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Photoexcited breathers in conjugated polyenes: An excitedstate molecular dynamics study

Communicated by Alan J. Heeger, University of California, Santa Barbara, CA (received for review September 20, 2002)
Abstract
πconjugated polymers have become an important class of materials for electronic devices. Design of these devices requires understanding such processes as photochemical reactions, spatial dynamics of photoexcitations, and energy and charge transport, which in turn involve complex coupled electronvibrational dynamics. Here we study nonlinear photoexcitation dynamics in the polyene oligomers by using a quantumchemical method suitable for the simulation of excitedstate molecular dynamics in extended molecular systems with sizes up to hundreds of atoms. The method is based on the adiabatic propagation of the groundstate and transition singleelectron density matrices along the trajectory. The simulations reveal formation of a selflocalized vibronic excitation (“breather” or multiquanta bound state) with a typical period of 34 fs and allows us to identify specific slow and fast nuclear motions strongly coupled to the electronic degrees of freedom. The effect of chain imperfections and chemical defects on the dynamics is also investigated. A complementary twodimensional analysis of corresponding transition density matrices provides an efficient way to monitor timedependent realspace localization of the photoexcitation by identifying the underlying changes in charge densities and bond orders. Possible correlated electronic and vibrational spectroscopic signatures of photoexcited breathers are predicted, and generalizations to energy localization in complex macromolecules are discussed.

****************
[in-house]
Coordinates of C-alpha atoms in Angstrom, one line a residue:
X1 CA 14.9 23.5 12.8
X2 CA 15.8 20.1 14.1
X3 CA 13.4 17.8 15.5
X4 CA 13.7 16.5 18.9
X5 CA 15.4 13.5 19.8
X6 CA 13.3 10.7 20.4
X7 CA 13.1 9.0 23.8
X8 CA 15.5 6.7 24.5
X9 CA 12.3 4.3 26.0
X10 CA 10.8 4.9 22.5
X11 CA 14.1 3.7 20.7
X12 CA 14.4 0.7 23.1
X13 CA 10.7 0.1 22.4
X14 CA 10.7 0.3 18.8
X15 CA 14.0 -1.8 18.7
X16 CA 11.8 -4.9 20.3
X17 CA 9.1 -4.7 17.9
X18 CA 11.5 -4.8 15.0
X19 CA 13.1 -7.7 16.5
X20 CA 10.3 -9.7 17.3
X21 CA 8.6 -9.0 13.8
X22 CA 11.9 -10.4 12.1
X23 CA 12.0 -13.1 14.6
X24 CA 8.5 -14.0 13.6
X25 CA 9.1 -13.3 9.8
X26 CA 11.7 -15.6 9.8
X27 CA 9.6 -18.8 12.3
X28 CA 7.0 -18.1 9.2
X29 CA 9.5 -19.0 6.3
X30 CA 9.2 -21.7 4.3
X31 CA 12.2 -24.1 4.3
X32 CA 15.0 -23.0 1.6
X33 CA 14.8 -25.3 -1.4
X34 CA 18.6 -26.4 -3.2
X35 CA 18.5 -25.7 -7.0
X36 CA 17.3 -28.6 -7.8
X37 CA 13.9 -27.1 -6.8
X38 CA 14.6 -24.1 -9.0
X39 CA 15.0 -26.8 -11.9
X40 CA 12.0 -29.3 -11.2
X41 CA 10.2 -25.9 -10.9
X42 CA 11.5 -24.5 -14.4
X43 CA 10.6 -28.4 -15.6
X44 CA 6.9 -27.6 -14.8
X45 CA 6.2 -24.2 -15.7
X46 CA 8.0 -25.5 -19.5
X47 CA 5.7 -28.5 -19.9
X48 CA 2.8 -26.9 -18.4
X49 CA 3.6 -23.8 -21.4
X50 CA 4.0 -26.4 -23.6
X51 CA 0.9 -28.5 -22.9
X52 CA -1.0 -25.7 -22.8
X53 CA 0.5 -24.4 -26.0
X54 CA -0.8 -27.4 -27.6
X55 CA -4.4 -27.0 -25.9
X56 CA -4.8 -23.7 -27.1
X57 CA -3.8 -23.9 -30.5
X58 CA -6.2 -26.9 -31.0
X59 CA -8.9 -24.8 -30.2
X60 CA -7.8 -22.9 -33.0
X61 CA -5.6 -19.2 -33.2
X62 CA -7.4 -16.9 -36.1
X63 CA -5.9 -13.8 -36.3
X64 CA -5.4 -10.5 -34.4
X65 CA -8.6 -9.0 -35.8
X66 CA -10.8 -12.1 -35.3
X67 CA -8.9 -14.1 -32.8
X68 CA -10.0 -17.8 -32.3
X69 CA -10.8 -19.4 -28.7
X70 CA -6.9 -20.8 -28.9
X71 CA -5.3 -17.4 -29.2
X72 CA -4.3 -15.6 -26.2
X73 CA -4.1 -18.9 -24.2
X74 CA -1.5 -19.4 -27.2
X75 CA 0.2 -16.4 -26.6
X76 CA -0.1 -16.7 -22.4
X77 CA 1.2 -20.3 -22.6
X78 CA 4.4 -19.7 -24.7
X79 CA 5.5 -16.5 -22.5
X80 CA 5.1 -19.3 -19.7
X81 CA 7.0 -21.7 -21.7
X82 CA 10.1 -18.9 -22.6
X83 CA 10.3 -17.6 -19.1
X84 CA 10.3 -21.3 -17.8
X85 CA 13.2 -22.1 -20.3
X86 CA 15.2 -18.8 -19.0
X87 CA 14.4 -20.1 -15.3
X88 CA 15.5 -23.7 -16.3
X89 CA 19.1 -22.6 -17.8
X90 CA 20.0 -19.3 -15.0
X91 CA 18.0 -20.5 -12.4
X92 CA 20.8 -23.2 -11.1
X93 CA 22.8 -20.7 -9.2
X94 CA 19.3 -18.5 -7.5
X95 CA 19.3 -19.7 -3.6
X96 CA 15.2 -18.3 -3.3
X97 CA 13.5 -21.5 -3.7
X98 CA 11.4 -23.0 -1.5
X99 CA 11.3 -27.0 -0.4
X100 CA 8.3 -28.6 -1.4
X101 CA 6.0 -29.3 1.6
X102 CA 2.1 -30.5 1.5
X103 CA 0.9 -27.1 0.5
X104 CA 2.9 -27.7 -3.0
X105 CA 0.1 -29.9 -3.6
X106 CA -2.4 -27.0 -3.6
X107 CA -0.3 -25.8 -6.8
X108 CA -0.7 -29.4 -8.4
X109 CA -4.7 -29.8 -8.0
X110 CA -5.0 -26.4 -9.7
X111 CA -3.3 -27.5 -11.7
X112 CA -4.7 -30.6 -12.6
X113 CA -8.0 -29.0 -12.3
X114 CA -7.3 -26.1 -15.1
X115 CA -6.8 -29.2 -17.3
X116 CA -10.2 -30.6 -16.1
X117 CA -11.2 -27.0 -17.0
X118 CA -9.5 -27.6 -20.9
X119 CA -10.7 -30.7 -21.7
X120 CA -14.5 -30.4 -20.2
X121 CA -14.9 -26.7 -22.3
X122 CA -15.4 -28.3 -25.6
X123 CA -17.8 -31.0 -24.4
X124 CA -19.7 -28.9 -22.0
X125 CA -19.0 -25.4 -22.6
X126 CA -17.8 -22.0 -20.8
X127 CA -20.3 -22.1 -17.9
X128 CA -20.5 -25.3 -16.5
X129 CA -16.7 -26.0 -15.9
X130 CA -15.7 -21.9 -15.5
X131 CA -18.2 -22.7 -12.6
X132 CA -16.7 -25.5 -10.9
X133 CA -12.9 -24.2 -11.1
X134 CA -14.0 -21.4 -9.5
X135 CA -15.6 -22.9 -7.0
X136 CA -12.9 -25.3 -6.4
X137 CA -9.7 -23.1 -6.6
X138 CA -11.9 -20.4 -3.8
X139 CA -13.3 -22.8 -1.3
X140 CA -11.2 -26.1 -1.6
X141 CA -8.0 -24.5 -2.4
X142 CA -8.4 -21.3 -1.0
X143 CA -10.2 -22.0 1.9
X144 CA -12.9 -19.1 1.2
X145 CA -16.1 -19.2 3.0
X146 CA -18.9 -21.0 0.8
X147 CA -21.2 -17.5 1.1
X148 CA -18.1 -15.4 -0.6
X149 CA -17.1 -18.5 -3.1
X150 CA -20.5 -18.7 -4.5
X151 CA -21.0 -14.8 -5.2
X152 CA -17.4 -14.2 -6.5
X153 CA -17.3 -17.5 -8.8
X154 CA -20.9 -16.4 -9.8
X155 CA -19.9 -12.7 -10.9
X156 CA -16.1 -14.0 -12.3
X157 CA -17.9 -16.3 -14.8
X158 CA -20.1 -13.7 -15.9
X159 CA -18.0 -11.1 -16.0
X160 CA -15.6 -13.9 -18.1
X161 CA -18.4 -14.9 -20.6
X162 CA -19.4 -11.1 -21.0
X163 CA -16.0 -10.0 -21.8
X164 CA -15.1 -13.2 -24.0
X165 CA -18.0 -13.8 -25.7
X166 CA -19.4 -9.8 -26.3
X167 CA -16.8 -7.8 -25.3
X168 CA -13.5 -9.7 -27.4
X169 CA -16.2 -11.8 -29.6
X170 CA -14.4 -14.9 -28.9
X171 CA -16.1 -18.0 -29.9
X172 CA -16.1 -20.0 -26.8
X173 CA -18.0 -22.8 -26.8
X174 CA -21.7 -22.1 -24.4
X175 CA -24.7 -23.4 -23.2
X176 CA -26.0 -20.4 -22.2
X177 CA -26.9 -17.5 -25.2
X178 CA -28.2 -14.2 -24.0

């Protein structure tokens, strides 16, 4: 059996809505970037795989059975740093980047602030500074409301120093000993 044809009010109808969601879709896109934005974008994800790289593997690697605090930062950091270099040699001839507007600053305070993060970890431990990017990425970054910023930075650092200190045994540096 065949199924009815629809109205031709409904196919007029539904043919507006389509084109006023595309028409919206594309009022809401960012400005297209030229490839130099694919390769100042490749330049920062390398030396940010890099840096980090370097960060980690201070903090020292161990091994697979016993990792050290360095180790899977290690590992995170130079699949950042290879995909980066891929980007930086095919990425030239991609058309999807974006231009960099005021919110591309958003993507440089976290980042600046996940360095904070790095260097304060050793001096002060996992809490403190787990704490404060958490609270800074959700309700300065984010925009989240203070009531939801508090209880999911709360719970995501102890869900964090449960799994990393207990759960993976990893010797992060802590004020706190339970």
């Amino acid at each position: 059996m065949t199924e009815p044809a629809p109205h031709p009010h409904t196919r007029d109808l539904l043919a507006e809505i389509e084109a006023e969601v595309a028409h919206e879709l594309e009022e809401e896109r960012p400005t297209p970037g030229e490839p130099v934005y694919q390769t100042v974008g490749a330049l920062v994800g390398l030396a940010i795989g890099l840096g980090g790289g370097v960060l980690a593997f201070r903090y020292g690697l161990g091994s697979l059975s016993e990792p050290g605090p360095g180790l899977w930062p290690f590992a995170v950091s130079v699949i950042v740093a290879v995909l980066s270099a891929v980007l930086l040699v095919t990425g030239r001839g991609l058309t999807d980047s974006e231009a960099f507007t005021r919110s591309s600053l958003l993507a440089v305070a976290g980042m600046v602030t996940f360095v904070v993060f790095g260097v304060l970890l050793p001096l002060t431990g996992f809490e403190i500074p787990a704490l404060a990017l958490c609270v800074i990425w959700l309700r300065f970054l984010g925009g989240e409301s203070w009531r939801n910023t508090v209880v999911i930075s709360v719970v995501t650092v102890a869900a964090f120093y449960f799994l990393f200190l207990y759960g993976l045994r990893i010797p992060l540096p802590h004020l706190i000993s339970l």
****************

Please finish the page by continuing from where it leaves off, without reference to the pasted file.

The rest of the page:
The science and technology of electronic and optoelectronic devices based on organic πconjugated polymers is evolving rapidly. Numerous highperformance photonic devices fabricated from organic polymers and molecular crystals have been made (1, 2), including lightemitting diodes (LEDs) (2–8) and electrochemical cells (9), display panels (10–12), photovoltaic cells (13–15), photodetectors (16–18), transistors (19–21), lightemitting fieldeffect transistors (22), biosensors (23), imaging devices (24, 25), and solidstate lasers (26–29). The rational design of novel plastic materials with enhanced functionalities requires insight into their electronic structure, charge and energy transport, and photoexcitation dynamics. This study has become a research frontier that involves many challenges for theory, experiment, and synthesis; however, a sufficient fundamental understanding is yet to be achieved.
The theoretical description of πconjugated molecular systems is challenging because of electronic correlation effects and strong electron–phonon interactions. It is well understood from the early days of polyacetylene studies (1, 30) that coupling of the electrons to the nuclear degrees of freedom results in a very rich photophysics of solitons, polarons, and excitons and makes an important distinction of “soft” condensed matter from rigid solids based on semiconductor or crystalline metal materials. On the other hand, electron correlation effects have a dramatic impact on the electronic structure, leading, e.g., to the inverse ordering of 2A_{g} and 1B_{u} excited states in finite polyenes (31). The early studies conducted for finite systems in real space (32, 33) or for periodic lattices using onedimensional band theories (k space) (34) were based on simple empirical Hamiltonian models such as Su–Schrieffer–Heeger (SSH) (30, 35) and made an invaluable contribution to our qualitative understanding of such phenomena.